Sunday, December 20, 2009

Sometimes domain names that parody have led to infringement claims

Here’s an older trademark case I found from a Reason article (link) by Michael Lynch all the way back in 2000. The article is called “Post No Ills” and refers to a lawsuit by U-Haul against owners of a website called “U-Hell” claiming trademark dilution and infringement after a bad move. The suit was dismissed in Arizona but refilled in Georgia. The article got linked to in a newer story about the growing list of litigation against na├»ve bloggers and webmasters.

In other words, a name that is a parody of a company name might lead to a trademark dilution claim, but the Act in 2006 has some defenses regarding parody (check the link to the law from my June 2007 posting).

I’ve had to see where this case went.

Tuesday, December 01, 2009

ING could use an old name for its US insurance operations effectively

Here’s a trademark thought from my own work history past. Call it a ghost of my own Christmases past (or perhaps New Years Eve's past, with Y2K 2000). I read that the Dutch financial conglomerate ING may have to sell off a lot of its insurance operations to help pay back the Netherlands for the bailout, and maybe also because there are continued bad loans in places like Dubai.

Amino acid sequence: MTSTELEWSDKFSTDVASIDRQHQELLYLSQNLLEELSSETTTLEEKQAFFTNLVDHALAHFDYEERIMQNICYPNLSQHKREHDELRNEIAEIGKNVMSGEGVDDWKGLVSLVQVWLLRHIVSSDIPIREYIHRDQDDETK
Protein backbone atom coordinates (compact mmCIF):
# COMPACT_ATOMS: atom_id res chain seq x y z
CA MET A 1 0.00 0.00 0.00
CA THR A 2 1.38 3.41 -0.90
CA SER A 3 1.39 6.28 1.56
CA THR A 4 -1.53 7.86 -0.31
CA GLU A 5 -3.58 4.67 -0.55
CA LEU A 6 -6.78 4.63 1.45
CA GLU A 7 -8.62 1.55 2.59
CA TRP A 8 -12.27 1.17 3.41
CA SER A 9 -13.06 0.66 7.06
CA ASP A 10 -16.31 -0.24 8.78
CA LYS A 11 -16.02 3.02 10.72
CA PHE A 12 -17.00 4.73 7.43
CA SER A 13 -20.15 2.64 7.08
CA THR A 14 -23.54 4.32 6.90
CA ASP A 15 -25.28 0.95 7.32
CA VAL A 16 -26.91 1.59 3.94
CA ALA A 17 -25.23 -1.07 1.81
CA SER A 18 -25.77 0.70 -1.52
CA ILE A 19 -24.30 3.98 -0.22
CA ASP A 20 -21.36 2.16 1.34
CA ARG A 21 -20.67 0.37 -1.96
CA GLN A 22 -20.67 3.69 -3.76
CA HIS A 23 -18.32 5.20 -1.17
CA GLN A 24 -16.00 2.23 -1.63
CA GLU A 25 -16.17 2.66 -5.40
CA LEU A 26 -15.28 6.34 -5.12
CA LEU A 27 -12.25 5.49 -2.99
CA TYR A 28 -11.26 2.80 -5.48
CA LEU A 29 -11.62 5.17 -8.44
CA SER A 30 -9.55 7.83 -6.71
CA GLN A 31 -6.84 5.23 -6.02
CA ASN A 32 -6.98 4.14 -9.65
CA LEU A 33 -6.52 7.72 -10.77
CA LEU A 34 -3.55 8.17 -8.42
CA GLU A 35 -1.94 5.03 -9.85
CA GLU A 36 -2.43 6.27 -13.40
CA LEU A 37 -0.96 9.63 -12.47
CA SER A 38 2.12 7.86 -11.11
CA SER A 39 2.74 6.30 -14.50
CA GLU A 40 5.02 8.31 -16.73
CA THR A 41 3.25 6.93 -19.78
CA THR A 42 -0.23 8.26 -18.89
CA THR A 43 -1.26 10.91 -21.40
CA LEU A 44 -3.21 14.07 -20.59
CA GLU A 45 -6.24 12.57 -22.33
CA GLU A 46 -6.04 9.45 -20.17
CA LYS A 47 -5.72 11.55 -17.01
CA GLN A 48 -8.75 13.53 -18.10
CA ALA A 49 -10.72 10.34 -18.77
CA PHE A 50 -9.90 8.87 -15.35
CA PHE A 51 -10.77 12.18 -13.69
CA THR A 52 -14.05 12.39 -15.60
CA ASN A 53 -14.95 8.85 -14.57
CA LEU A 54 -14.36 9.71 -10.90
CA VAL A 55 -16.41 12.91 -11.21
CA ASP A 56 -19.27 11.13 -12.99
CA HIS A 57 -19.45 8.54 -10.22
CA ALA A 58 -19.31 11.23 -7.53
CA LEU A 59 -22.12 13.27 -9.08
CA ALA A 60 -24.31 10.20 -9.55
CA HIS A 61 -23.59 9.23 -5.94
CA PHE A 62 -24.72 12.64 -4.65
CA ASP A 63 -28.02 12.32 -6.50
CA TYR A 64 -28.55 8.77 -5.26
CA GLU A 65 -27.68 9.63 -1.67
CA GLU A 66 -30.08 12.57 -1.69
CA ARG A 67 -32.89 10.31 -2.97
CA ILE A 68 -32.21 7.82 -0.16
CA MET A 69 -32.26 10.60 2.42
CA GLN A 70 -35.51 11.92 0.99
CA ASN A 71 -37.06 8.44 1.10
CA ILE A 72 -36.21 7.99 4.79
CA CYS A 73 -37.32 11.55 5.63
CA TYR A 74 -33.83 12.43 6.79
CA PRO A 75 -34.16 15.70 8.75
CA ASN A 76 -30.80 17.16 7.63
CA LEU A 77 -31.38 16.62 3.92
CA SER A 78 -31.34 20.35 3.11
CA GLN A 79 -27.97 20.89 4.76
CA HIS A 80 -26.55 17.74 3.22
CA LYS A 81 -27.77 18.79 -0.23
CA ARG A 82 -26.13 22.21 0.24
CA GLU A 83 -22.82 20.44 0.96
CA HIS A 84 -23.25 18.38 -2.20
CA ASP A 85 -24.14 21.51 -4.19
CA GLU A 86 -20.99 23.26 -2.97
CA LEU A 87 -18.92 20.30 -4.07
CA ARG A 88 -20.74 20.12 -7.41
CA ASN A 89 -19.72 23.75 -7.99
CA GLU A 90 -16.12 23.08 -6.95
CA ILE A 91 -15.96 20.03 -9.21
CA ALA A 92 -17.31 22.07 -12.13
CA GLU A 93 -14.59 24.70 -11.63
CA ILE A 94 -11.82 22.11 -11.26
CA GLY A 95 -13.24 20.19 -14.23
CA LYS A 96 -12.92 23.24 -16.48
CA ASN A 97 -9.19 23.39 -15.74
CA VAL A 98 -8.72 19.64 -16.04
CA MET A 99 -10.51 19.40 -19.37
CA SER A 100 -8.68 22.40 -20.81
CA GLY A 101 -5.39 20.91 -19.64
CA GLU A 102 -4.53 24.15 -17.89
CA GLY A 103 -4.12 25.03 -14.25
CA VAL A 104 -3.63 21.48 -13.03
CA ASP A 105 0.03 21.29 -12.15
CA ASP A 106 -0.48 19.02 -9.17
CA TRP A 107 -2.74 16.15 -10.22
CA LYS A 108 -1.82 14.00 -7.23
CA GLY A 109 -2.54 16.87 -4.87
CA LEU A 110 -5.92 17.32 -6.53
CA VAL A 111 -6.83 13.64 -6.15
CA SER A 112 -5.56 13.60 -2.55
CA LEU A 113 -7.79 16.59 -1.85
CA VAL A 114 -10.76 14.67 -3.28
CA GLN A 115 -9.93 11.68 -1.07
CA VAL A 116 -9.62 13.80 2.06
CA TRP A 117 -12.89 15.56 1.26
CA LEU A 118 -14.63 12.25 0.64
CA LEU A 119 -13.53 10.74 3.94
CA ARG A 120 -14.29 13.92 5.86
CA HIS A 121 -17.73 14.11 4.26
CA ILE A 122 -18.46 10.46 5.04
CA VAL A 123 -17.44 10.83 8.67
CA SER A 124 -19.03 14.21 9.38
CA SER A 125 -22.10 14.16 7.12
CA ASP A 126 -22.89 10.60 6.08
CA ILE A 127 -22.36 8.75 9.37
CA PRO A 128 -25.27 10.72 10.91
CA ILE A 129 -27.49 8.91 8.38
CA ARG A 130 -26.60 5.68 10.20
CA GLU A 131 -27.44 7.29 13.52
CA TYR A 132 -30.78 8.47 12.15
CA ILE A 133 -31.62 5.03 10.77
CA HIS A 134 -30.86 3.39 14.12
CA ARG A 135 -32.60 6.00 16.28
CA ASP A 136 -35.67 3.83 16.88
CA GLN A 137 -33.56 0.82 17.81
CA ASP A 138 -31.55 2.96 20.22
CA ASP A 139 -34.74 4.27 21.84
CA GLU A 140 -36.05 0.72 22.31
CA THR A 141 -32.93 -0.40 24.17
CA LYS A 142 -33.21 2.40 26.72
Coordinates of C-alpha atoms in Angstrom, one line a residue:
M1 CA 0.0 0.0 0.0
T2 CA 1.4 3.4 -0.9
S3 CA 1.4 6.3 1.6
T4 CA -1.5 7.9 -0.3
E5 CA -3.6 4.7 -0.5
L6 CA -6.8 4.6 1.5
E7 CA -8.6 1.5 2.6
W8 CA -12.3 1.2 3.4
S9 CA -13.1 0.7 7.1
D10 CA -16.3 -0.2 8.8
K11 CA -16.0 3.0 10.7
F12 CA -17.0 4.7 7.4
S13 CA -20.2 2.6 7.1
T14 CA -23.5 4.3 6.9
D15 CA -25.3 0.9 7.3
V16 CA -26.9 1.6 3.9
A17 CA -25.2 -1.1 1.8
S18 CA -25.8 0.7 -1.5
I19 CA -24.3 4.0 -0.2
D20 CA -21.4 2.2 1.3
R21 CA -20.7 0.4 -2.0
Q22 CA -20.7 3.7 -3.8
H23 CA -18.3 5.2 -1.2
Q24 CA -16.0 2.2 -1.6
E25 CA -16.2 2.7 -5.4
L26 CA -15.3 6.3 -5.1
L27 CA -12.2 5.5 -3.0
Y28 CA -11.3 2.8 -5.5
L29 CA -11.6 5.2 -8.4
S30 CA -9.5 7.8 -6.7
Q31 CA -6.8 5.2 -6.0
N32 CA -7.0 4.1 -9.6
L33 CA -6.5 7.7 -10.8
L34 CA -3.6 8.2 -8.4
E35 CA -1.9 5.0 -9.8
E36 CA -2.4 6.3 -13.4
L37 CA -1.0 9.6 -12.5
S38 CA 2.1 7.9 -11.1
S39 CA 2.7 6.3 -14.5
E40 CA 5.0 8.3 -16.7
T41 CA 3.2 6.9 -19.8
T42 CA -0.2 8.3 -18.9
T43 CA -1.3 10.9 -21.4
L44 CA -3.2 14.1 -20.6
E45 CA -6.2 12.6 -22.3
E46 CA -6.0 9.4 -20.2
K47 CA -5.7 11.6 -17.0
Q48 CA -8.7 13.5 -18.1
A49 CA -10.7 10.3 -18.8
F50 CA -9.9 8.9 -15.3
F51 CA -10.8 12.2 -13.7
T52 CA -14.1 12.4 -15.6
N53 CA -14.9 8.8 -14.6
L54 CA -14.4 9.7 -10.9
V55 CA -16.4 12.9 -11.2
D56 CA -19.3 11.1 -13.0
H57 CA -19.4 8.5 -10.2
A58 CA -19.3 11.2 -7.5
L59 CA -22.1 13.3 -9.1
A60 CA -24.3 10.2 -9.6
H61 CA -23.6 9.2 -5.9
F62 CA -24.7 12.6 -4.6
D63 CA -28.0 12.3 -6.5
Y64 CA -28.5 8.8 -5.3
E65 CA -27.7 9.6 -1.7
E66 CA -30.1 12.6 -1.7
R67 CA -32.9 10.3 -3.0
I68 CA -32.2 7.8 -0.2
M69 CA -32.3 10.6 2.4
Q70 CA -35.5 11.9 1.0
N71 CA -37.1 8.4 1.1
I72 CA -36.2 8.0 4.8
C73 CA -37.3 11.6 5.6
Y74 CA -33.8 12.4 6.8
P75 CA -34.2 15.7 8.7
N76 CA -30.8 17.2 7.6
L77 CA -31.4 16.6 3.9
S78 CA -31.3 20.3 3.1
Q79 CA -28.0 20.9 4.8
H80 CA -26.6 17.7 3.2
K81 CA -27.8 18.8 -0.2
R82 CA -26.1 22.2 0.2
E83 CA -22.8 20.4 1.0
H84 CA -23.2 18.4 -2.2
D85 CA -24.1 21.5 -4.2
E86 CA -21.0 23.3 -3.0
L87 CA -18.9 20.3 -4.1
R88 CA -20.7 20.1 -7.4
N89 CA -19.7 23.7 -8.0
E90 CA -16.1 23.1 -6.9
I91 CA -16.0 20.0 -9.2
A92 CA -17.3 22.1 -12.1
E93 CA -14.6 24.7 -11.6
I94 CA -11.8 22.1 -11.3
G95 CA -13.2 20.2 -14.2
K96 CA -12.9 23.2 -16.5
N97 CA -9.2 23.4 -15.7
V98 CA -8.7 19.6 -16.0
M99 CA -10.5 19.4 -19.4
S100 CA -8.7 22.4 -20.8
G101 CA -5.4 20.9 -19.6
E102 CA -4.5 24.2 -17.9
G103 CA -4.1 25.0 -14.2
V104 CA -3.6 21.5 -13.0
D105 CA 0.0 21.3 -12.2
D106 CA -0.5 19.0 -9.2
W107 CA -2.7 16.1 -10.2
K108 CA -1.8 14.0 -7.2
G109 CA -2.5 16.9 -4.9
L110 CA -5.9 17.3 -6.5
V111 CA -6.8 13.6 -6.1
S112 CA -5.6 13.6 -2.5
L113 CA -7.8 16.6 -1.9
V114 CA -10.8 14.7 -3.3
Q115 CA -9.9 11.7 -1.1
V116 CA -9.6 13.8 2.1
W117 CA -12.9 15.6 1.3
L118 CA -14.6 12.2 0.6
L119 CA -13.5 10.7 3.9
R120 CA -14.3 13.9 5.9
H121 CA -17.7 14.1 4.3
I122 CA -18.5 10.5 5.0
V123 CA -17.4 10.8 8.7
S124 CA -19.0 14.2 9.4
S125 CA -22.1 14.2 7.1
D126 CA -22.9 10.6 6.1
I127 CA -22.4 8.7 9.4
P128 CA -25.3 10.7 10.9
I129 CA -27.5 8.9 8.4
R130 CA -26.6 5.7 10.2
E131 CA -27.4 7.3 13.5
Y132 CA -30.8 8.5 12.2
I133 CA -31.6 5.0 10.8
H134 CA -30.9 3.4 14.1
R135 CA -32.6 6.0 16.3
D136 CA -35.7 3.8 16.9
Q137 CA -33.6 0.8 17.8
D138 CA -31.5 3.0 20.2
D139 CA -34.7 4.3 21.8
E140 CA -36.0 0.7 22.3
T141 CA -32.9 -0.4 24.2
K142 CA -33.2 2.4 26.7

So it’s logical that ing-usa could become a separate insurance company in the US and trade on the NYSE with conventional stock under its own name. It would amount to a combination of ReliaStar and part of Aetna. It’s not clear whether the ING Direct could be part of this, or become still a differently traded company.

I think that the “old” ReliaStar brand for the Minneapolis company (from 1995-2000) would make a great brand again. (It got acquired by ING partly because Wall Street didn’t like the way certain parts of ReliaStar’s reinsurance business had been managed around the time of Y2K, and greed took over.) The wordmark is strong, and the blue trade dress was striking. The “political” problem would be whether the other pieces, many of them in Hartford and Atlanta (Aetna) would get recognition.

But from a trademark perpsecitve, ReliaStar was a great name for business.

In the meantime, I won’t try to take the name.